Home > Reviews > Dioramas > Monroe Perdu 1/35 scale “The Farm Gate” (MPD-042)

French Farm Gate

Monroe Perdu, 1/35 scale

Reviewed by Alex Dutt



Catalogue Number and Description: Monroe Perdu MPD-042 “The Farm Gate”
Contents and Media: 7 resin parts, 2 Laser-Cut Cardboard frets, Instructions, 4 reference photos
Scale: 1/35 - 1/32
Price: $44 USD
Review Type: FirstLook
Advantages: Very detailed, user friendly, reference included
Recommendation: Highly Recommended for all diorama builders



This is one of Monroe Perdu’s latest kit releases. It is a multimedia kit depicting a “Farm Gate”, and is designed to be utilized in dioramas. Monroe Perdu label the kit as 1/35 / 1/32, and the instructions suggest that the kit represents a structure found throughout Europe, the Mediterranean, the Balkans and Russia. Personally, Monroe Perdu’s Farm Gate reminds me of a Western European structure. I think that it would be perfectly suited for a Normandy or Ardennes scene.

The kit comprises of seven resin pieces, two frets of laser-cut cardboard pieces, a sheet of instructions, and four reference photographs.

The quality of the resin parts is very good. My sample was very well cast with a few small air bubbles here and there, particularly around the corners of the roof tiles. The resin parts are very thoughtfully cast, there are no casting blocks and the components are virtually ready for assembly straight from the box. It looks like the kit will go together relatively quickly. The resin seems to be slightly softer than the typical resin, and lighter in weight too. Each side of the thicker walls are cast as separate pieces, which allows for a solid wall structure with detail on both sides. The smaller walls include detail on both sides also, however they are cast as a single piece. The stonework is beautifully sculpted and very realistic. Above the smaller doorway a wooden support beam is sculpted, with wood grain detail even engraved on the underside – A nice touch.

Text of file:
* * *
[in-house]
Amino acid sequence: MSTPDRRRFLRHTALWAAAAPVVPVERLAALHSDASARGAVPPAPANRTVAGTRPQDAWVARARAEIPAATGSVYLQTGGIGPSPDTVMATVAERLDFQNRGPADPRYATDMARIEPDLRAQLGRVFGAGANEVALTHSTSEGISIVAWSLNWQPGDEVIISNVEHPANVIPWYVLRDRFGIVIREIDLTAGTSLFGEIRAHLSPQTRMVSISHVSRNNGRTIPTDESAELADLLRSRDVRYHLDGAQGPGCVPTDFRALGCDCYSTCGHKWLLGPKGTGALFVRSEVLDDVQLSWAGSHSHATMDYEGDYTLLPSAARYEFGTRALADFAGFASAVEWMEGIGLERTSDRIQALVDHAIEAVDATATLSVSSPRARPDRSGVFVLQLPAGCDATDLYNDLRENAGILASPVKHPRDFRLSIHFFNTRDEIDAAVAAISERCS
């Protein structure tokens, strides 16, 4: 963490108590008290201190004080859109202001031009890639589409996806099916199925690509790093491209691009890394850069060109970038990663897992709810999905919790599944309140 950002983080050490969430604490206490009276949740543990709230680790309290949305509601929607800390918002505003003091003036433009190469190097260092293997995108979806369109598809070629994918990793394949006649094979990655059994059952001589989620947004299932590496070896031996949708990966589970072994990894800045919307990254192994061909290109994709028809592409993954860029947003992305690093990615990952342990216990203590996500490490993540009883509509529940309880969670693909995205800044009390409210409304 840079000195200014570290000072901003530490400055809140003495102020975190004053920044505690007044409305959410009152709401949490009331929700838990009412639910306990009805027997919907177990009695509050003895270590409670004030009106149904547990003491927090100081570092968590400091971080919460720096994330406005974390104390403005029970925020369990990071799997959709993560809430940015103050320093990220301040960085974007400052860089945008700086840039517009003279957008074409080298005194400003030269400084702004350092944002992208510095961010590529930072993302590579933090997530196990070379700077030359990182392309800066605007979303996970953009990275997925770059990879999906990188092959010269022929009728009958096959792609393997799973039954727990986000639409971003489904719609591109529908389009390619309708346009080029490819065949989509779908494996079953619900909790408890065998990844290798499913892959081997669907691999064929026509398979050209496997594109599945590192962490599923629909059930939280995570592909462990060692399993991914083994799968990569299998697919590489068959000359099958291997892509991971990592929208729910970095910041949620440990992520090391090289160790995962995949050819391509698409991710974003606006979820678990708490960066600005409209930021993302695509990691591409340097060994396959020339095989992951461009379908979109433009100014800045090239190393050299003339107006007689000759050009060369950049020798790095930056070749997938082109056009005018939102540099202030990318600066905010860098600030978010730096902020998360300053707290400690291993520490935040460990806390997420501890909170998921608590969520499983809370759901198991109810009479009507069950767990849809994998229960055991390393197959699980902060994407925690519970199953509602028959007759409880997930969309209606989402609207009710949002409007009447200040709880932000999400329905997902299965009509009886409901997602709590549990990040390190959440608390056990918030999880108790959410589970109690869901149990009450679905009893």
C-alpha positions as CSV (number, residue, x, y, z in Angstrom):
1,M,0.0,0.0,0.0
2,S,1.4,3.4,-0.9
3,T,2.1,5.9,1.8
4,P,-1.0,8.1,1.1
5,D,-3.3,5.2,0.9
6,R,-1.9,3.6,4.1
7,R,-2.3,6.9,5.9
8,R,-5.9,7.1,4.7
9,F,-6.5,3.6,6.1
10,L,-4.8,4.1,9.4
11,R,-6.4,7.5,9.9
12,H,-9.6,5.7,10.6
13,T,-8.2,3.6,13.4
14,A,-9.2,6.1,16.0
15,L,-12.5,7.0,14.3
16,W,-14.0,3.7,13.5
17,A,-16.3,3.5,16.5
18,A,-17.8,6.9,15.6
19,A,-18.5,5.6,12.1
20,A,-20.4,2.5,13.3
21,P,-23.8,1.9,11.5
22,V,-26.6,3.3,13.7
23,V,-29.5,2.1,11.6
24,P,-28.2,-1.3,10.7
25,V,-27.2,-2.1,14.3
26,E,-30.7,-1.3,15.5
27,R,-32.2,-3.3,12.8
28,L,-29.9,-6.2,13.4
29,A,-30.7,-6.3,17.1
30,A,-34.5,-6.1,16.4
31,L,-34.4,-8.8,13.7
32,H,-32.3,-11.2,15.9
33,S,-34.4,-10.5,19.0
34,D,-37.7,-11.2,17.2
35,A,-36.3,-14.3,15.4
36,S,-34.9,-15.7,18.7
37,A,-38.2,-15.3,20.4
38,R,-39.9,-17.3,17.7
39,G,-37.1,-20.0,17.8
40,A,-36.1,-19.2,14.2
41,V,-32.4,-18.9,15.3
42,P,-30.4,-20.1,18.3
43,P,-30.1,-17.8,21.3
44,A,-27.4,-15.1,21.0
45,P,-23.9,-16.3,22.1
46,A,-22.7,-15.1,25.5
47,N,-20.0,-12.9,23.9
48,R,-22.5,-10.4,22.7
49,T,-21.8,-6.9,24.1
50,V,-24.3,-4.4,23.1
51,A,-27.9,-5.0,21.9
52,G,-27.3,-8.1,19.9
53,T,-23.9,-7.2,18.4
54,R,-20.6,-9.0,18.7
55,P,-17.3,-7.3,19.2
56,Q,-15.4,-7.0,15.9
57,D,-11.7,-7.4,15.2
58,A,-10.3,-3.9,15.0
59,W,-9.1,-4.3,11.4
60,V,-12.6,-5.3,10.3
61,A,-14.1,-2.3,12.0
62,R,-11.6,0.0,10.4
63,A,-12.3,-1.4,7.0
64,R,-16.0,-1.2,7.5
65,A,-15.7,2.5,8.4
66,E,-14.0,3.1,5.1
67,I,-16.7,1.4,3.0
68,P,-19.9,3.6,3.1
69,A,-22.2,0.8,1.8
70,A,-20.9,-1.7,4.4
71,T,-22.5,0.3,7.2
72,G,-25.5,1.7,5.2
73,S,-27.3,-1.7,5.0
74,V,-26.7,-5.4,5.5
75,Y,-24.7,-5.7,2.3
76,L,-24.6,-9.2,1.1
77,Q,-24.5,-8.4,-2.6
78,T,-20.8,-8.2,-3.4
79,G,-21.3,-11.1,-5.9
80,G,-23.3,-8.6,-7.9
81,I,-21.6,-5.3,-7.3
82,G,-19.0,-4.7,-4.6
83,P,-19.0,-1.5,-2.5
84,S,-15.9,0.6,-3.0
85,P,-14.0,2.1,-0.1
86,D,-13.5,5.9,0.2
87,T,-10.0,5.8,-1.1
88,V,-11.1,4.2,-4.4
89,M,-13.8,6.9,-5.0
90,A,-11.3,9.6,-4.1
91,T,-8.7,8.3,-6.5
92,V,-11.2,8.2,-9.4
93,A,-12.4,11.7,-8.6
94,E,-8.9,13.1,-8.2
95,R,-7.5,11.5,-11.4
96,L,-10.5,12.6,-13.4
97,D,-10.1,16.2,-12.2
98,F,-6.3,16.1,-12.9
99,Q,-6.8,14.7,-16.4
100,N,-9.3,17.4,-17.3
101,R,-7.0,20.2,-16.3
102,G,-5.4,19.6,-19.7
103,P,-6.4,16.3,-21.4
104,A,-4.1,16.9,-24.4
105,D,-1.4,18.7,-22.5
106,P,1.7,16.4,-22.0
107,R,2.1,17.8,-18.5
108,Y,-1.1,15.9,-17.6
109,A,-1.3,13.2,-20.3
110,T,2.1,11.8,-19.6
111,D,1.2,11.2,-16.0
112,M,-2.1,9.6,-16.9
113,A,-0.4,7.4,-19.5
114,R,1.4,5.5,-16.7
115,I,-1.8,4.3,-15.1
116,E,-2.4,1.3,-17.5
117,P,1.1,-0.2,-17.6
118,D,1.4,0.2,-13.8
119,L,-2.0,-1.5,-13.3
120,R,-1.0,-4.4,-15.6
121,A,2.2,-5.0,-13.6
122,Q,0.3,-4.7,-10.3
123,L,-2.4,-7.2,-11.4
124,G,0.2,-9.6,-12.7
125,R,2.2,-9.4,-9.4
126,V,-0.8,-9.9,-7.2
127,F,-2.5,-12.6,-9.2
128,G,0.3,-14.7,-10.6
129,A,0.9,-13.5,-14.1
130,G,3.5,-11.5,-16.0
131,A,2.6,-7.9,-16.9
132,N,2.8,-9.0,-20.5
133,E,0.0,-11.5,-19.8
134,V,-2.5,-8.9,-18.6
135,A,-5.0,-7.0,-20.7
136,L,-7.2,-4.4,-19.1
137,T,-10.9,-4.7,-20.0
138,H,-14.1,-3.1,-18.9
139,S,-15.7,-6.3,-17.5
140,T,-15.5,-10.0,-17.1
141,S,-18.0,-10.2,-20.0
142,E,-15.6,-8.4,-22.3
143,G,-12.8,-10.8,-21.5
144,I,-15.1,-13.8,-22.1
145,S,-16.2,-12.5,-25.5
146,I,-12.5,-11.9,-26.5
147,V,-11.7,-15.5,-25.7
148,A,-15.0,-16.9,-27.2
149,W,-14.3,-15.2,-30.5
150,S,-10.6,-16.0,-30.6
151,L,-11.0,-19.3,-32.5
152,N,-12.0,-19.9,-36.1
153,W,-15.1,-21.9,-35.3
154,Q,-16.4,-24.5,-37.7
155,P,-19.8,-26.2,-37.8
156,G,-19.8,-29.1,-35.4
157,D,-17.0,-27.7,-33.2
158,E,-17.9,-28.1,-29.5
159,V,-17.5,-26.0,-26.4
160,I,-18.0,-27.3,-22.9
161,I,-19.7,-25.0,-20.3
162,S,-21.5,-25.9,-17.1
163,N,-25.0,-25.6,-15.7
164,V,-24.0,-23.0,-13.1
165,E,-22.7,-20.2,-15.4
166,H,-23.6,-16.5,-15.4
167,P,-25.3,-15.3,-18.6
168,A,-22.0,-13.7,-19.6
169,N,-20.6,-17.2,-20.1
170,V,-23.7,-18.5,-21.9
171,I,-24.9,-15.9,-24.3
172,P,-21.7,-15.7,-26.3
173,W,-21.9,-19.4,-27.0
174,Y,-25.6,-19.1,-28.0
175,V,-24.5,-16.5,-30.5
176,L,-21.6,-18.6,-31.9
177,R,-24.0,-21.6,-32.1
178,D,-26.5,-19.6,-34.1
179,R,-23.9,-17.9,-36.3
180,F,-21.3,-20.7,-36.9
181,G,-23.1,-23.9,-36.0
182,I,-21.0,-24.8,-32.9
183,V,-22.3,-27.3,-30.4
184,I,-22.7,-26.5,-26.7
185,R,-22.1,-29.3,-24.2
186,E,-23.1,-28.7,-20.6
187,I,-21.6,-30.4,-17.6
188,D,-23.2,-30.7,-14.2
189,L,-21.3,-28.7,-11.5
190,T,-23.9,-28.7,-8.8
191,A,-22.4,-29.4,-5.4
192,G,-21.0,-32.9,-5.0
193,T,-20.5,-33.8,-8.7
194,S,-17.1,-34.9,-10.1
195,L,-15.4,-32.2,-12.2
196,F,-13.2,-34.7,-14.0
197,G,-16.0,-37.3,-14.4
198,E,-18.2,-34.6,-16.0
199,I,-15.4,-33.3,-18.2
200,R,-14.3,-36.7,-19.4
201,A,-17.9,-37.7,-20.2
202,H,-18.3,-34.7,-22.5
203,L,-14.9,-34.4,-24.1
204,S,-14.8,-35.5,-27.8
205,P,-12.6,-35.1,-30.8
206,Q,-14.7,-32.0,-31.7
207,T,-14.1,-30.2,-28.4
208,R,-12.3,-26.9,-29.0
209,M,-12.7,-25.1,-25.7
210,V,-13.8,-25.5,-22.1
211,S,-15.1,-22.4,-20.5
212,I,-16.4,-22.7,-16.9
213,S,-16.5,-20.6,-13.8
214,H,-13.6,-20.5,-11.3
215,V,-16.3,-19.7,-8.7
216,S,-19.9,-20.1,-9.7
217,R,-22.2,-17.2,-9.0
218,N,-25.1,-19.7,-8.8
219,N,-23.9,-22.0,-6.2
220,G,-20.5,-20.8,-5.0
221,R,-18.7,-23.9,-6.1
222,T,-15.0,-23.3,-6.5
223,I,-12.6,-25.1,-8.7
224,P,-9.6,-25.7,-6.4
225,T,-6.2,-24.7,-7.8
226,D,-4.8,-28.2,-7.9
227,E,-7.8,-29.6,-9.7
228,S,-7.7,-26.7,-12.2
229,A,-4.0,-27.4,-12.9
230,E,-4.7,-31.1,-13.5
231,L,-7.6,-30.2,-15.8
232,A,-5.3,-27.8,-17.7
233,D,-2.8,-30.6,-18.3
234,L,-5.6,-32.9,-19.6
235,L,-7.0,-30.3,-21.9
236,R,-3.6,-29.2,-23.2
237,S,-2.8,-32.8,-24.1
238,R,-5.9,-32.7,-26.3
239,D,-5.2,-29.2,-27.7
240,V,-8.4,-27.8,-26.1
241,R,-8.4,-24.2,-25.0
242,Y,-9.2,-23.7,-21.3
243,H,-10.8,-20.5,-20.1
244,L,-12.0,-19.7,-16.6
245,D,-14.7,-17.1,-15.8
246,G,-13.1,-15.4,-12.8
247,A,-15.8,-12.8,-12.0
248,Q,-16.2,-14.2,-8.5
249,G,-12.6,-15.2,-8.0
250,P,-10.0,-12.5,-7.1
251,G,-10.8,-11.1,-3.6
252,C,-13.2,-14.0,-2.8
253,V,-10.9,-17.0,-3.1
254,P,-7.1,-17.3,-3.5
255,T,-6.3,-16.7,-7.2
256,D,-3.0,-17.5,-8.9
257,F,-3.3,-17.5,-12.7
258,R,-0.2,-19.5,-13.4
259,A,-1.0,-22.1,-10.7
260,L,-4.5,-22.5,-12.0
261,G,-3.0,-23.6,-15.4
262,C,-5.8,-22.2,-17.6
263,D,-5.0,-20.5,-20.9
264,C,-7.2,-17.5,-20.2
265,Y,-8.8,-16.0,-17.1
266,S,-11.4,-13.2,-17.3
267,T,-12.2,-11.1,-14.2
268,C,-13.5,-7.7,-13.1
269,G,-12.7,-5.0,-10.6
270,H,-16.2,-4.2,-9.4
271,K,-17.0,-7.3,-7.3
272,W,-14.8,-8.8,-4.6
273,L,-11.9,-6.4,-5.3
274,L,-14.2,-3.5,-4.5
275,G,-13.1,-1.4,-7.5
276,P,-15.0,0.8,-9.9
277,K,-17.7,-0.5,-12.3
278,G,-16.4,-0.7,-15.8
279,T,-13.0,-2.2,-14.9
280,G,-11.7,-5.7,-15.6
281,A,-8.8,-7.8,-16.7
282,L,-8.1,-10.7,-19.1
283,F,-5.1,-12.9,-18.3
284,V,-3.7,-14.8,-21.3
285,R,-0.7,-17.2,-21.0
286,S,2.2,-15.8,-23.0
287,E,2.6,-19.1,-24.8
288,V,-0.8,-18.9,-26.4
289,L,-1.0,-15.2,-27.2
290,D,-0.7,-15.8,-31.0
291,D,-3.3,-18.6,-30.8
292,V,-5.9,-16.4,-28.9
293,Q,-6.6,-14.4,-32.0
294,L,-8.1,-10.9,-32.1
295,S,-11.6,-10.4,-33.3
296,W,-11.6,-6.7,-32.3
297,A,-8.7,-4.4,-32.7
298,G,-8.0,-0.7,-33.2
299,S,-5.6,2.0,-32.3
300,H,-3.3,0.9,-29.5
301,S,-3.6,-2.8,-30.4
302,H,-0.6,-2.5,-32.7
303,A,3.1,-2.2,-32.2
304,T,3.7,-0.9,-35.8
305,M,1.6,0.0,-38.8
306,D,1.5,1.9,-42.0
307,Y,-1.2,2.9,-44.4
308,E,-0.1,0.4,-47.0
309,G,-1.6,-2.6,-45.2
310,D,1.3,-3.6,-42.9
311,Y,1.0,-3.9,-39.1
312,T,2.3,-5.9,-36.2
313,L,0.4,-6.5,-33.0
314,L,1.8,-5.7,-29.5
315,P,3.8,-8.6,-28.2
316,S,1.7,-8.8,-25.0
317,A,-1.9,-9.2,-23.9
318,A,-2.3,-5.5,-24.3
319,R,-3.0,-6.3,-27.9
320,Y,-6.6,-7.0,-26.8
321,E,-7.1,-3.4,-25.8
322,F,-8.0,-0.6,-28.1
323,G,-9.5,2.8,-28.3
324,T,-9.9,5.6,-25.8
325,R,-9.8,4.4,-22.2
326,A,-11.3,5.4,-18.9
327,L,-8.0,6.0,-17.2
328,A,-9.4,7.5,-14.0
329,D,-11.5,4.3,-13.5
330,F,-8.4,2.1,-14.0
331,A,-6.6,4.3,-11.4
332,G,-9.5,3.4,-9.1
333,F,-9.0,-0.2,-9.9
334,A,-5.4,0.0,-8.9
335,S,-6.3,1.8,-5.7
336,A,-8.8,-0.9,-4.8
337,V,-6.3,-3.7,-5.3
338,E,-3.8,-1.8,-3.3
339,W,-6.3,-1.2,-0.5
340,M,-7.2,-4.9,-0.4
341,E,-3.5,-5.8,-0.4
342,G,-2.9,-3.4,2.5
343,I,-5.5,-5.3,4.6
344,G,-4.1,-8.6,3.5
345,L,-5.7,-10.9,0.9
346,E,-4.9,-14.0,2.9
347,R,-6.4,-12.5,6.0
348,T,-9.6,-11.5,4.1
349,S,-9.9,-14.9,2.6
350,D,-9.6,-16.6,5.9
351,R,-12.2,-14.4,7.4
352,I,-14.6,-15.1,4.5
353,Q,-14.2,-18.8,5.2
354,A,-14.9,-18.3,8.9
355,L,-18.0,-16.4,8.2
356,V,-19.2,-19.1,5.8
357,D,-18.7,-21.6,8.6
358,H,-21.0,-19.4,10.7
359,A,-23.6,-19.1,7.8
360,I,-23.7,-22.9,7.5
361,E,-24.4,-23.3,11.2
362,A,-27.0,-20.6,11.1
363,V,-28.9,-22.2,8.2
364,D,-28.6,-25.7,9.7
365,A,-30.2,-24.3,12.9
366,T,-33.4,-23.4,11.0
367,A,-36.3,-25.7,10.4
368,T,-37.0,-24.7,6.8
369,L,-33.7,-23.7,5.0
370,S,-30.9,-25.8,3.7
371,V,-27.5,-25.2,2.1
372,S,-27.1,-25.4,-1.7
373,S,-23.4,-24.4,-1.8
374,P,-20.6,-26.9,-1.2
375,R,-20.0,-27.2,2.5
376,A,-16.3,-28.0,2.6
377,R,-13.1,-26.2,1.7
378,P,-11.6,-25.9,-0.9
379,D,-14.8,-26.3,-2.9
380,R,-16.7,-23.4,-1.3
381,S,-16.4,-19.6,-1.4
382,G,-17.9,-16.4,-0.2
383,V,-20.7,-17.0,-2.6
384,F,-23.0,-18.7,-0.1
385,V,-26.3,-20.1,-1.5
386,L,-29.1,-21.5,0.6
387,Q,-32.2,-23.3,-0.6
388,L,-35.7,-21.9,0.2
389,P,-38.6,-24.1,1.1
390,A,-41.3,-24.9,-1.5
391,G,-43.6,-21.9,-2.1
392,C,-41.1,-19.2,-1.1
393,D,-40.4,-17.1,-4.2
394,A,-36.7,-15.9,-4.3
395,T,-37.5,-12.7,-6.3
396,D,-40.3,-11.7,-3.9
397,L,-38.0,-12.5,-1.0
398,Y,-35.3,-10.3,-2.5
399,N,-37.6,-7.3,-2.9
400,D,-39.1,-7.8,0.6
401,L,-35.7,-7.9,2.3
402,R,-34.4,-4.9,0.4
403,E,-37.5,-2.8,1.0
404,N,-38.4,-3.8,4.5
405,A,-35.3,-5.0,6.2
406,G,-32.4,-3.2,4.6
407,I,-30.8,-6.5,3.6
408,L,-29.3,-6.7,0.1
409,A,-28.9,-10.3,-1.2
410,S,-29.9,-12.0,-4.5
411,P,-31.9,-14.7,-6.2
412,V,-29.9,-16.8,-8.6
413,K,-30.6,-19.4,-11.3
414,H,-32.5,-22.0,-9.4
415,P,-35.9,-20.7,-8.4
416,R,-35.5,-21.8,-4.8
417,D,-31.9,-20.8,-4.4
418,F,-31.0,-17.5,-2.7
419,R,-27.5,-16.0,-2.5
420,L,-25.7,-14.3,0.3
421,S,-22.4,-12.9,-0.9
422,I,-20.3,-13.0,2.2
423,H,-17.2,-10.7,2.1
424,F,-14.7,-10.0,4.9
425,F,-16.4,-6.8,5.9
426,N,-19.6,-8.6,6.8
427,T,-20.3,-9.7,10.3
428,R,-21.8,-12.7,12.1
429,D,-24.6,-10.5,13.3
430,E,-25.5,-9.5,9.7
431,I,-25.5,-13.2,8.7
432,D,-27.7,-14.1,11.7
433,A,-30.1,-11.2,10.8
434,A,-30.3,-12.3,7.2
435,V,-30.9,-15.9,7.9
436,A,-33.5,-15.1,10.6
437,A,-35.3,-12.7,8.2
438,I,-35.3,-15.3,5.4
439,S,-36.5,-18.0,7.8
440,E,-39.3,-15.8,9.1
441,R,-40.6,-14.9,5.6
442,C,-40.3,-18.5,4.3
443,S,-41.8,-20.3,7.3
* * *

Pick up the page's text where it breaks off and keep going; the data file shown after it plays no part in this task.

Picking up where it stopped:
Click the thumbnails below to view larger images:

The main farm gate doors and smaller door are supplied as laser-cut plain cardboard components. The door hinges and weathervane are again supplied as laser-cut components, this time made of cardboard coated with a metallic looking element. The detail on the laser-cut pieces is excellent, the parts are very cleanly produced and certainly look realistic. While I have yet to try working with these cardboard components, they do look very user-friendly and they will add a lot to the finished project.



The instructions are supplied as a full A4 sized sheet, including some line drawings illustrating how to go about assembling the laser-cut doors and fittings. Also on the instruction sheet is a few paragraphs with direction on how to work with and paint the kit components, and also a brief history of what the kit is supposed to represent. Then we have four reference photos, all printed on high quality photographic paper. The first photo is of the completed kit, very skillfully finished. The other three photos depict various structural details in French locales. The photos show a variety of textures and finishes, and I’m sure they’ll be useful to have on the workbench when it’s time to paint the kit.



I only have one very minor gripe with this kit, and that is the way that the smaller walls are designed. If the walls are placed as per the kit recommendations, in my opinion the kit looks too clean-cut. It would have been nice if the smaller walls tapered off in a more natural manner, perhaps if one wall was damaged or unfinished, rather than having both side walls identical sizes and thus making the structure appear symmetrical. Either way it will build up into an impressive diorama piece, measuring about 15.5 inches in length.


This is a very high quality product and I have no reservations in recommending it.

The kit retails for $44 USD. I think that this is a reasonable asking price due to the fact that it such a unique kit, and as I said it looks very user-friendly and therefore enjoyable to build.

Highly recommended for diorama buffs.

Text and Images by Alex Dutt
Page Created 11 March, 2007
Page Last Updated 10 March, 2007